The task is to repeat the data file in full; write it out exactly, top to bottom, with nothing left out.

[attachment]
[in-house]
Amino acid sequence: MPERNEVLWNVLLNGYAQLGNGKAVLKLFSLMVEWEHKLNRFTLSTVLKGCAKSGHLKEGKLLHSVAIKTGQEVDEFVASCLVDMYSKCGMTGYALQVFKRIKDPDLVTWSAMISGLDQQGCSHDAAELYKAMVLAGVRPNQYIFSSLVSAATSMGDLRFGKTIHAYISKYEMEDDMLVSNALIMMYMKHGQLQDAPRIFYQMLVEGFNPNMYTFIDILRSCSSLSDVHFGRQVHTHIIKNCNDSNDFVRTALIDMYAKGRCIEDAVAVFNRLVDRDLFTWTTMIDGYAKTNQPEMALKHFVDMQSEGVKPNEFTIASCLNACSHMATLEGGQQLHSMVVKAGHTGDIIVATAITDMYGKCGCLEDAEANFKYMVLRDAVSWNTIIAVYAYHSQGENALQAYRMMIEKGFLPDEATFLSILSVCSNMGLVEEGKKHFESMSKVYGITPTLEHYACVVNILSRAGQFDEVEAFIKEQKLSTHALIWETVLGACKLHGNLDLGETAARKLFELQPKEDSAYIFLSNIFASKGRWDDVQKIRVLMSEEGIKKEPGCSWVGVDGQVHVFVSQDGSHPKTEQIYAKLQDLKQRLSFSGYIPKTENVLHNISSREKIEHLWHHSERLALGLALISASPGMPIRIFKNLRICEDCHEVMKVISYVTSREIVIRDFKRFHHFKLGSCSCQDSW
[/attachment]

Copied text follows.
[in-house]
Amino acid sequence: MPERNEVLWNVLLNGYAQLGNGKAVLKLFSLMVEWEHKLNRFTLSTVLKGCAKSGHLKEGKLLHSVAIKTGQEVDEFVASCLVDMYSKCGMTGYALQVFKRIKDPDLVTWSAMISGLDQQGCSHDAAELYKAMVLAGVRPNQYIFSSLVSAATSMGDLRFGKTIHAYISKYEMEDDMLVSNALIMMYMKHGQLQDAPRIFYQMLVEGFNPNMYTFIDILRSCSSLSDVHFGRQVHTHIIKNCNDSNDFVRTALIDMYAKGRCIEDAVAVFNRLVDRDLFTWTTMIDGYAKTNQPEMALKHFVDMQSEGVKPNEFTIASCLNACSHMATLEGGQQLHSMVVKAGHTGDIIVATAITDMYGKCGCLEDAEANFKYMVLRDAVSWNTIIAVYAYHSQGENALQAYRMMIEKGFLPDEATFLSILSVCSNMGLVEEGKKHFESMSKVYGITPTLEHYACVVNILSRAGQFDEVEAFIKEQKLSTHALIWETVLGACKLHGNLDLGETAARKLFELQPKEDSAYIFLSNIFASKGRWDDVQKIRVLMSEEGIKKEPGCSWVGVDGQVHVFVSQDGSHPKTEQIYAKLQDLKQRLSFSGYIPKTENVLHNISSREKIEHLWHHSERLALGLALISASPGMPIRIFKNLRICEDCHEVMKVISYVTSREIVIRDFKRFHHFKLGSCSCQDSW